I do not pay taxes, receive social welfare in anyway and basically have as little to do with the system as possible. I basically do what I want when I want as long as it doesn't harm another individual or put my freedom in direct jeopardy. I see wealth as being happy and healthy not as having an abundance of material possessions.



"Socialism is a social and economic system characterised by social ownership of the means of production and co-operative management of the economy"

"Libertarianism (Latin: liber, "free") is a political philosophy that upholds liberty as its principal objective. Libertarians seek to maximize autonomy and freedom of choice, emphasizing political freedom, voluntary association and the primacy of individual judgment."

Socialism and libertarianism are not necessarily opposites. That's the problem with arguing about these ideological dogmas that place people into separating boxes. Start thinking what the values we want to promote are, and develop a deeper political philosophy. These labels are not addressing the root causes. From Wikipedia article on Anarchism:

"As a subtle and anti-dogmatic philosophy, anarchism draws on many currents of thought and strategy. Anarchism does not offer a fixed body of doctrine from a single particular world view, instead fluxing and flowing as a philosophy. There are many types and traditions of anarchism, not all of which are mutually exclusive."

Freedom starts with "I am my own master" but ends before "I am slave to no man". Liberty is the possession of agency, the power to fulfil your own potential. It's important in this modern day and age of mass criminalisation, and of stolen liberties, to understand that the only path to preservation of spirit is through preservation of action.

To preserve our human spirit, we must look not to surrogate father figures, or the great grand institutions but instead to each other, directly from one humble person to another. The Darkness becomes our protective cloak for this nascent perspective.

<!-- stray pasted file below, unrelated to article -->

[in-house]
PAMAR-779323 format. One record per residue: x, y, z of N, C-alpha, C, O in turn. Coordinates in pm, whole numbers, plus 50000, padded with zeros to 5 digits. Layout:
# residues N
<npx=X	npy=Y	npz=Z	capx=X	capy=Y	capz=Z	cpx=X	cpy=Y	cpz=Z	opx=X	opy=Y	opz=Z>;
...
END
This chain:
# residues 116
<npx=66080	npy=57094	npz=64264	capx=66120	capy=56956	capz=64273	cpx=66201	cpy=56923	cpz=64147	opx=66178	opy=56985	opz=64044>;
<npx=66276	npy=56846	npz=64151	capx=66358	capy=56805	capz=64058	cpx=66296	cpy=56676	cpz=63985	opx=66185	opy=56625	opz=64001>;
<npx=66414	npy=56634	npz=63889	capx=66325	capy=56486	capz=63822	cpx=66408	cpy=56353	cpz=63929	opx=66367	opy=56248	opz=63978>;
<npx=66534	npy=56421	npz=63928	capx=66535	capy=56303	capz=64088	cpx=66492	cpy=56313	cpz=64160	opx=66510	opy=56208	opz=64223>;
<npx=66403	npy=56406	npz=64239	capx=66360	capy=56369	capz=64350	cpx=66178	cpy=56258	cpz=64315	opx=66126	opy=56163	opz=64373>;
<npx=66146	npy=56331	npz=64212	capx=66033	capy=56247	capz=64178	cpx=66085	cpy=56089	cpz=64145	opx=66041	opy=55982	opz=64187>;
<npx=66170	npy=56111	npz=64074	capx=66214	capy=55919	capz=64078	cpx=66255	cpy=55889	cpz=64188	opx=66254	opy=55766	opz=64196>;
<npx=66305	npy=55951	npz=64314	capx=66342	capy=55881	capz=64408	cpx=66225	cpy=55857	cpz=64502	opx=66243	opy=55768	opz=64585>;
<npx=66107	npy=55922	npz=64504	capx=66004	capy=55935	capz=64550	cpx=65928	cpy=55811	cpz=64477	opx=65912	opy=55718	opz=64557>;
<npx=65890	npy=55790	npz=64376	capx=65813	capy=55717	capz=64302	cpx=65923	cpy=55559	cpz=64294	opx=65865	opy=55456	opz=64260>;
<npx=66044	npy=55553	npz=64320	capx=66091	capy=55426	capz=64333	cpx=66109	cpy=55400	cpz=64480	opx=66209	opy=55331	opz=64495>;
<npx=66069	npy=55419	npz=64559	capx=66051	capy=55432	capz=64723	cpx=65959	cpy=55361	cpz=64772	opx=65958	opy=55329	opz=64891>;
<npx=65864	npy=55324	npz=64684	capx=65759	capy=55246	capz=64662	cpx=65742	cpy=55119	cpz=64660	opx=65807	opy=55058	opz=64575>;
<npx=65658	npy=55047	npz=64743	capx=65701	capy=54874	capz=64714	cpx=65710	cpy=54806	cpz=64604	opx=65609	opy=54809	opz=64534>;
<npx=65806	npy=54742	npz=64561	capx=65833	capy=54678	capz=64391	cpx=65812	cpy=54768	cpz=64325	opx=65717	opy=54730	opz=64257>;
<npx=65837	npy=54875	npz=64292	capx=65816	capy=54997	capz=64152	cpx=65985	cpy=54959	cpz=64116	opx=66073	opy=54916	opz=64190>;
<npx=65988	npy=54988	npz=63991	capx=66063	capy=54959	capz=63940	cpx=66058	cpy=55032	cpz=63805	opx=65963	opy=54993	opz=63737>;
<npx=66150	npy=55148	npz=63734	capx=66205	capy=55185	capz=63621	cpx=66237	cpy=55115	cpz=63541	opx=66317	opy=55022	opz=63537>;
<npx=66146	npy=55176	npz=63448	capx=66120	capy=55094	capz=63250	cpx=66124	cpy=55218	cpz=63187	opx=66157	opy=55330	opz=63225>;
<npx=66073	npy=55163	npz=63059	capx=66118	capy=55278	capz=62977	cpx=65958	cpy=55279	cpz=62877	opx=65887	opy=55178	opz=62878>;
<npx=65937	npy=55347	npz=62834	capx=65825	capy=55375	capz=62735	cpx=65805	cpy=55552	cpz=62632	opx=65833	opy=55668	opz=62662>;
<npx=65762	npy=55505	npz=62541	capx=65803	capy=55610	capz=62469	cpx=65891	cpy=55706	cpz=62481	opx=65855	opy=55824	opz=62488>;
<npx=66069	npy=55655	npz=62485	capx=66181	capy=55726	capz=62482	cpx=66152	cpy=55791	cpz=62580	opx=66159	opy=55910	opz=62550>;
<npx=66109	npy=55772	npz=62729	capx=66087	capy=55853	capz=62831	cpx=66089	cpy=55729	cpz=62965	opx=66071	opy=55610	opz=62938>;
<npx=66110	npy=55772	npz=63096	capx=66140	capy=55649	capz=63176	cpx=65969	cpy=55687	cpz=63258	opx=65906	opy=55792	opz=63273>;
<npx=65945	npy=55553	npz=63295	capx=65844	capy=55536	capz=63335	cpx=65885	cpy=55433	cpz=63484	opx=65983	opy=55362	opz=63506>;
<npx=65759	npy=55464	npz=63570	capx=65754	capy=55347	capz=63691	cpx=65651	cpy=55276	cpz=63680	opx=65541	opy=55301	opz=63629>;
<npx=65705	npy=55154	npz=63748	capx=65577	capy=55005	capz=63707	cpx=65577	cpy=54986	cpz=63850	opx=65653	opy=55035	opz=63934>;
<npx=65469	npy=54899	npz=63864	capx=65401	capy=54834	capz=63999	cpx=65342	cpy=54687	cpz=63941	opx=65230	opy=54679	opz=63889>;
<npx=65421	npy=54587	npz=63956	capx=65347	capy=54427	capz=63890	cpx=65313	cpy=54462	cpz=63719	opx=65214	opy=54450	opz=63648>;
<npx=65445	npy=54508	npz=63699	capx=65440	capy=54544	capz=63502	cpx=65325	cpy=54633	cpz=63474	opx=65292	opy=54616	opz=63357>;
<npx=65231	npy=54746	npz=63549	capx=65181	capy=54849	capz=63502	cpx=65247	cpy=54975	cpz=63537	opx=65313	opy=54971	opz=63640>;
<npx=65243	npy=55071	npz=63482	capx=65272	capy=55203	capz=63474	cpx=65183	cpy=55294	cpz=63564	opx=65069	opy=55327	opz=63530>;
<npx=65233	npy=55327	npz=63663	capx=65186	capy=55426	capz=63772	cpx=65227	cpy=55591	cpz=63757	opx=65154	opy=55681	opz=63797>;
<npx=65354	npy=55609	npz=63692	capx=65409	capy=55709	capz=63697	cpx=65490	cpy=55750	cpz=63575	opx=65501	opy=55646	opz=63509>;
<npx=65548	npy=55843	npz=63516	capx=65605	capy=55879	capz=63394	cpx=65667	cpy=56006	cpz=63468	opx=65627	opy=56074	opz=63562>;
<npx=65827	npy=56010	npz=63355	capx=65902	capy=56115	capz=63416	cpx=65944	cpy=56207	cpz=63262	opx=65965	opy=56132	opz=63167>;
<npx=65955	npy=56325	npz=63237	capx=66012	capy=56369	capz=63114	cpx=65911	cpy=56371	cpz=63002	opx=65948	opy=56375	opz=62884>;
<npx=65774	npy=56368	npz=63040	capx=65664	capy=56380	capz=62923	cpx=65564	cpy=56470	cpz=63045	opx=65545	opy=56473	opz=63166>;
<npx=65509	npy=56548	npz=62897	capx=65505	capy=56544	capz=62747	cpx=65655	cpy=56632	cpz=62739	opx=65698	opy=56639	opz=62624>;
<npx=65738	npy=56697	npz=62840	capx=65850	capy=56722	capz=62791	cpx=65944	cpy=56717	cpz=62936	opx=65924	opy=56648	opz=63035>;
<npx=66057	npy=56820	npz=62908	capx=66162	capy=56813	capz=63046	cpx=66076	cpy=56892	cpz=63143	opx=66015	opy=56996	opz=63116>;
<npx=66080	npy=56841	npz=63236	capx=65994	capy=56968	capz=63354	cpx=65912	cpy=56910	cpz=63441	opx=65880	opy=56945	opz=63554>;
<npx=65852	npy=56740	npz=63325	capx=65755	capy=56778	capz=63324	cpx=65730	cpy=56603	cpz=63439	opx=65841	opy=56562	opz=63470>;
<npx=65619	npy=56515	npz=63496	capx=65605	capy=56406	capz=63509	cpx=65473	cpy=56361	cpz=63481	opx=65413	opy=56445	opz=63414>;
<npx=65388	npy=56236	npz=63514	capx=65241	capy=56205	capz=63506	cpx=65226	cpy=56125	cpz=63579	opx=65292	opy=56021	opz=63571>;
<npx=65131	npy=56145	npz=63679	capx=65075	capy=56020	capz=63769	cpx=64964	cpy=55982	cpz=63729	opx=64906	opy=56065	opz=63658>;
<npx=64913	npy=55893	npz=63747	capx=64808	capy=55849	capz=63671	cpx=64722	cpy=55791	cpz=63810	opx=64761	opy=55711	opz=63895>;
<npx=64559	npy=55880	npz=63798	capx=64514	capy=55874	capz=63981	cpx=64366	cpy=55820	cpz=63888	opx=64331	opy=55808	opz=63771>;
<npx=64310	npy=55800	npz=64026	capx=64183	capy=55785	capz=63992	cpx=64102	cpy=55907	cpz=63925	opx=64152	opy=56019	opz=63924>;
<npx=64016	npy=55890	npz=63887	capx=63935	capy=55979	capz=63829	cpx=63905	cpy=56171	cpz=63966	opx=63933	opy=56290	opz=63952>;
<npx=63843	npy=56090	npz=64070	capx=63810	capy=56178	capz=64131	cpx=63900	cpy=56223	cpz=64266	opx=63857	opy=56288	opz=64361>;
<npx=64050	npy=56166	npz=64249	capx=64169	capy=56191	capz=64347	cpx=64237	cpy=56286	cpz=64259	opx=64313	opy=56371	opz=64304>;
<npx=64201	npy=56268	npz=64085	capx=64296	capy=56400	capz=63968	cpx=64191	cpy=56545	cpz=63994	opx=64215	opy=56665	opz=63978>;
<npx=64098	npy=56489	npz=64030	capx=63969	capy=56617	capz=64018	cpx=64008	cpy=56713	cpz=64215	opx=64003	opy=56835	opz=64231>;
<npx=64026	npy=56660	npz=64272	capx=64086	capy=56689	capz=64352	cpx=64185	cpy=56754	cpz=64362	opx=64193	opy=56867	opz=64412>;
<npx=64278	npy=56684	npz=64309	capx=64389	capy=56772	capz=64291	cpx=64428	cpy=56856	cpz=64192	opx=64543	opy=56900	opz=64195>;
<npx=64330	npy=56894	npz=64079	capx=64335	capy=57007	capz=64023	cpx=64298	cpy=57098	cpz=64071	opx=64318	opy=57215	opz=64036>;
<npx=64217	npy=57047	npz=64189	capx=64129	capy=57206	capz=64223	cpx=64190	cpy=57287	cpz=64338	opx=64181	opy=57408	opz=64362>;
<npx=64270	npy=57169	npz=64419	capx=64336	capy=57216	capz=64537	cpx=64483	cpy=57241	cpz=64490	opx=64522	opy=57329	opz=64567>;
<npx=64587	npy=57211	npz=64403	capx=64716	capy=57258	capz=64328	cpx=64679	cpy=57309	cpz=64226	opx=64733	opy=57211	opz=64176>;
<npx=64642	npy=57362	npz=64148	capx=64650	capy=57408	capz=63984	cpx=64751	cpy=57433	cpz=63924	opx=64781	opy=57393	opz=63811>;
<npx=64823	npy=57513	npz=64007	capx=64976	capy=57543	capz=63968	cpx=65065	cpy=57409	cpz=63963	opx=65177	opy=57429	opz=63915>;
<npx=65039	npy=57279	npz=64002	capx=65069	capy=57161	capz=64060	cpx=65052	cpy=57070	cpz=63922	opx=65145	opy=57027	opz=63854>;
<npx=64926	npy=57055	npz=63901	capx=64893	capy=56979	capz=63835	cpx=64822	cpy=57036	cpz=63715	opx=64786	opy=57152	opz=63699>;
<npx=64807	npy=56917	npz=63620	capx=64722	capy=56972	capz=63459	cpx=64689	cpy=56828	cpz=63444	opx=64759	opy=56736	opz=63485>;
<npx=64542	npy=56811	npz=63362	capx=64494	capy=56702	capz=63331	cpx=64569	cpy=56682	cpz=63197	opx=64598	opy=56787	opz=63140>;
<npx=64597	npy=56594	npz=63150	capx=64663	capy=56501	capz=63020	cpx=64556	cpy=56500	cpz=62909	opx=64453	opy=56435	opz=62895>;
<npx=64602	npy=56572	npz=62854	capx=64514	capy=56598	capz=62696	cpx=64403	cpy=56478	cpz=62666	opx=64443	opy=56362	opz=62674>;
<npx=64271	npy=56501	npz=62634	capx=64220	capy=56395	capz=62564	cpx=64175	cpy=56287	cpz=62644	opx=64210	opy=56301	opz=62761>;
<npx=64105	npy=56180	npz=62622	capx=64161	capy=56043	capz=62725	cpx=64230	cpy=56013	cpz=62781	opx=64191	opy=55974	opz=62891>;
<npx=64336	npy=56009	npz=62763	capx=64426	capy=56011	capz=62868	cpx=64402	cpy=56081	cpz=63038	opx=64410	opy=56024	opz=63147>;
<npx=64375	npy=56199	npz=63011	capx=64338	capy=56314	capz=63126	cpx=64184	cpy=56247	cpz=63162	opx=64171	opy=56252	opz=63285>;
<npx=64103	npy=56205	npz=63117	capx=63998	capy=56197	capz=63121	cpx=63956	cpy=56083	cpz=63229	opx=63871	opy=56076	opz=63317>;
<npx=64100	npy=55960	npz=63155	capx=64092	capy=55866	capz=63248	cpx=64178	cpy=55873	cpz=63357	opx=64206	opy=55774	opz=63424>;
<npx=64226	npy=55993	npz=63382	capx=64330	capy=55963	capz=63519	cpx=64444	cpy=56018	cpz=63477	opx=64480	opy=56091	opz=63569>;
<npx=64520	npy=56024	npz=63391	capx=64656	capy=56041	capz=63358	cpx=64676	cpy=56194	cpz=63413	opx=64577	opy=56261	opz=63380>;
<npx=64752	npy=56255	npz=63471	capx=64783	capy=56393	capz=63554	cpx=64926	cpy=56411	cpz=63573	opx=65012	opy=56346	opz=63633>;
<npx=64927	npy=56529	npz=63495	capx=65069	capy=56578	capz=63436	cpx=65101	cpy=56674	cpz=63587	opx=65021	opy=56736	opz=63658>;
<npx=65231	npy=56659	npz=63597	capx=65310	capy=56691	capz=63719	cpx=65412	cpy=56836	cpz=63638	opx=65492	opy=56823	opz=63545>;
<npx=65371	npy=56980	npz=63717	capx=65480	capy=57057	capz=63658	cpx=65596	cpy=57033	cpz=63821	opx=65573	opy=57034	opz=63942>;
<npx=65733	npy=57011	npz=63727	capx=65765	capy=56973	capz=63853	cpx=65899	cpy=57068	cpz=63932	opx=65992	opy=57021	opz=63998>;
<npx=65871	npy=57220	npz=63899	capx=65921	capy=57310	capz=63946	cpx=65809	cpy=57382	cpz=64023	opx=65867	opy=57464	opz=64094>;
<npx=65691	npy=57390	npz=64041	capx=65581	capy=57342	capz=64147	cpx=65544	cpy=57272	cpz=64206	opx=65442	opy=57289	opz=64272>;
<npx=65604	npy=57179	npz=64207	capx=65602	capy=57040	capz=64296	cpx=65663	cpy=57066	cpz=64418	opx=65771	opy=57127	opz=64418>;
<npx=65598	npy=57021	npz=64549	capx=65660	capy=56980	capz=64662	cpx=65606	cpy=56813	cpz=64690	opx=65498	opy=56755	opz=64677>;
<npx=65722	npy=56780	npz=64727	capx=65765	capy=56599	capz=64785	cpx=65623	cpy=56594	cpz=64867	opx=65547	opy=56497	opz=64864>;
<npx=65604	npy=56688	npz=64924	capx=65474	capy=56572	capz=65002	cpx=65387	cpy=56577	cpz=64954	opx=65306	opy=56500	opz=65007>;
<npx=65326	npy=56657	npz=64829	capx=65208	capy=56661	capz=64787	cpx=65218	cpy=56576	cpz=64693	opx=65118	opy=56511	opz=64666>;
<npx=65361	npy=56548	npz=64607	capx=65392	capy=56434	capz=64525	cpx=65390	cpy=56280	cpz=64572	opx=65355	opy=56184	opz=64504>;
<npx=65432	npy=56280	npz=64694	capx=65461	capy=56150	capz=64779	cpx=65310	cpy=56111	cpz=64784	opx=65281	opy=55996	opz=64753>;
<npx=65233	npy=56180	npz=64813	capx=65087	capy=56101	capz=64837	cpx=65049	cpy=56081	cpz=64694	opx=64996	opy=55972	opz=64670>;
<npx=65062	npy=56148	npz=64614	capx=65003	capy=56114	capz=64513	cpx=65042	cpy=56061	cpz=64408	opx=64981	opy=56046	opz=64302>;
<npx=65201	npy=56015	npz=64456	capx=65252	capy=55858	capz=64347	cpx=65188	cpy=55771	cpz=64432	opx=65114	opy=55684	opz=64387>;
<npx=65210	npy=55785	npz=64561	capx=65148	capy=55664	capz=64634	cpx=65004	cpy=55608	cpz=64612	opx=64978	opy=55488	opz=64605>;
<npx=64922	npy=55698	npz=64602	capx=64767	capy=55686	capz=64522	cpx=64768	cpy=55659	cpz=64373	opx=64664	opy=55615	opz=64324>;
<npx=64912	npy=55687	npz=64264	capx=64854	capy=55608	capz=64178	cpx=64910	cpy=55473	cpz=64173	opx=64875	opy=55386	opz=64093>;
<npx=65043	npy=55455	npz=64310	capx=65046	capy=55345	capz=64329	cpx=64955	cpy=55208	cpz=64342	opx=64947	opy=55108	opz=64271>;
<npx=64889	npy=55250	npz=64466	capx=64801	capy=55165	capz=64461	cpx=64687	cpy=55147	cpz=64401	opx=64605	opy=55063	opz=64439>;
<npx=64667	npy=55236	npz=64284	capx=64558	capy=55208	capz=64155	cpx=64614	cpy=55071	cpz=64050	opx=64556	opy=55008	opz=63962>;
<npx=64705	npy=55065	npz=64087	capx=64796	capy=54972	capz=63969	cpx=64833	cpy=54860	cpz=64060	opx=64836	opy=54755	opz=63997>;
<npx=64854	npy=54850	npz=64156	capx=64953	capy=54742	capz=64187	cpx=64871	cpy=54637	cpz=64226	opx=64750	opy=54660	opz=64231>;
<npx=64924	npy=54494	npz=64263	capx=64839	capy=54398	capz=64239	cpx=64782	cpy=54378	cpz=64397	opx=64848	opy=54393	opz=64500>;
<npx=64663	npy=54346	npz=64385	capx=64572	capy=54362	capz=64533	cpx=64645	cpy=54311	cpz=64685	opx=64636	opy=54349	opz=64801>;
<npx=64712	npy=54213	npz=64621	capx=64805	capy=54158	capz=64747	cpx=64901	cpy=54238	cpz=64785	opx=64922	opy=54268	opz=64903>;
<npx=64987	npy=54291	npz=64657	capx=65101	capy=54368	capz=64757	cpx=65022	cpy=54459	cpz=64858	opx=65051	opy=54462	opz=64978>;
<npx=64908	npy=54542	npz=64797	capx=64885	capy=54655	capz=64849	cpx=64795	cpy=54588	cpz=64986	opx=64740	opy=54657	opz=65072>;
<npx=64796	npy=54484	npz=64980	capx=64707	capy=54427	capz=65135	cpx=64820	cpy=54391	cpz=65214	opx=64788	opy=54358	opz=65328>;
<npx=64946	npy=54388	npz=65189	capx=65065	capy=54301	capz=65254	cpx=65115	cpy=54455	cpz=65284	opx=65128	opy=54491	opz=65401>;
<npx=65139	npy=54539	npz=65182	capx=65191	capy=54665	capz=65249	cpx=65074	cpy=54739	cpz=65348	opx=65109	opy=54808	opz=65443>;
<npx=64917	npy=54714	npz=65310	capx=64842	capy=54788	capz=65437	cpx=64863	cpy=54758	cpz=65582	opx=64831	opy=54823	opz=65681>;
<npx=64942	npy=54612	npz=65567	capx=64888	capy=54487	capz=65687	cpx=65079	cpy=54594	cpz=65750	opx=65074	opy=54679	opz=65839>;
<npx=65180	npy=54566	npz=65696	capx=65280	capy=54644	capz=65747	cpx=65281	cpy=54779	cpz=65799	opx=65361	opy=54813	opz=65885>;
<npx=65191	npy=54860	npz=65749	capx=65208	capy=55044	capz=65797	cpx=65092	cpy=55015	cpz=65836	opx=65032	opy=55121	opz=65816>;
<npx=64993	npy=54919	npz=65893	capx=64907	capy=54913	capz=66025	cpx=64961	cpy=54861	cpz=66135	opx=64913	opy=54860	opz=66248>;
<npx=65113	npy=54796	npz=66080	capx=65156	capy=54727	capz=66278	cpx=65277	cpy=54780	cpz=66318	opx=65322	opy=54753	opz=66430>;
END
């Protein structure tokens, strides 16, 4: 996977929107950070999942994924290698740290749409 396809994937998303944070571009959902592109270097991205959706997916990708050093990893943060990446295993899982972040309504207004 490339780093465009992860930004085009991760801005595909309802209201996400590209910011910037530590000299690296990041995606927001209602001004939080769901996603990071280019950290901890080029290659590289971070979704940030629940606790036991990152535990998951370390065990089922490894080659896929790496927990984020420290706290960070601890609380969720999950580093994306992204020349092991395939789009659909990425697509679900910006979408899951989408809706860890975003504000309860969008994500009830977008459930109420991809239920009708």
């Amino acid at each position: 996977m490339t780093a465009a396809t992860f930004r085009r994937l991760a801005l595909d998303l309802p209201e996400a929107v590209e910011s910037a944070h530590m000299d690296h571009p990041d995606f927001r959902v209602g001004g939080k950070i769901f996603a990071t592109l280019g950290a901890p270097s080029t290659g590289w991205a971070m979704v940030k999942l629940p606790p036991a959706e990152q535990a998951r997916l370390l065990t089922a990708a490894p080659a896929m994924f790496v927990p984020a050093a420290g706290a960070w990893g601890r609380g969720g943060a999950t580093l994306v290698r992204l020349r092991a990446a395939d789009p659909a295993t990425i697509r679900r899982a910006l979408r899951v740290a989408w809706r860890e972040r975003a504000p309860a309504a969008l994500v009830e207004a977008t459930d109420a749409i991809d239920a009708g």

Very well said.
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October 14, 2014, 05:07:37 PM
 #711

Similarly, they may pollute the atmosphere and increase my chances of getting cancer by a few millionths of a percent, but that is not hurting me much.
A dangerously myopic perspective. When you can't swim in the oceans or even live within 50 miles of any ocean, will it affect you then?

I cannot use youtube unless I stay up past midnight and have not been doing so lately.  I will say that in my nearly half-decade the amount of environmental contamination impacting human health has been drastically reduced.  One just has to open their eyes to see it.  What I am seeing from the environmental movement is sheer panic that there problem is going away so they rely more and more on emotion and pseudo-science bullshit to scare people.  My fear is that this policy will backfire when Joe Sixpack has finally had enough and it actually will result in regressions in environmental protection.

As for how our socialist 'public health' system treats kids
Whoadude, I don't know where you're from but it's sure as shit better not be the United States.

Whatever healthcare system you have, I guarantee you it's better, WAY cheaper, more compassionate, more comprehensive, than the parasite profiteering model for health"care" we have here.

Actually I was thinking about Great Britain when I wrote that.  That is the model that lots of us Americans look to as some shining beacon of hope to help with the epidemic of health problems which somehow nobody can figure out, and our getting scammed out of our life's savings by the health care corp/gov system:

Quote
 
Wakefield quoted Richard Horton, editor of the Lancet about a conversation that Horton had had with “a very successful London professor of public health” who said, “Public health is sick. It’s about nothing more than self-interest; it’s about power, wealth, and status. Public health grandees are wealthy, powerful people interested only in their legacy. Public health has become utterly immoral…. No one will stand up to the forces of money and power that drive the agenda of public health today.”

If that “successful London professor” is right, what can we do about it? Is it too late?

Here's a decent analogy about what we Socialist (and former quasi-socialist like me) are doing in supporting various socialist policies today in the hopes that they will eventually turn into something positive:

We are going to pull and engine out of a car, buy new pistons, rings, etc, spend a ton on machine work, and spend a lot of time and care re-installing the thing.  But we have no motor oil and no reasonable way to get it.  We are just going to say 'fuck it' and fire up the engine to break it in anyway and worry about getting the motor oil later.  It's stupid engineering and it will fail.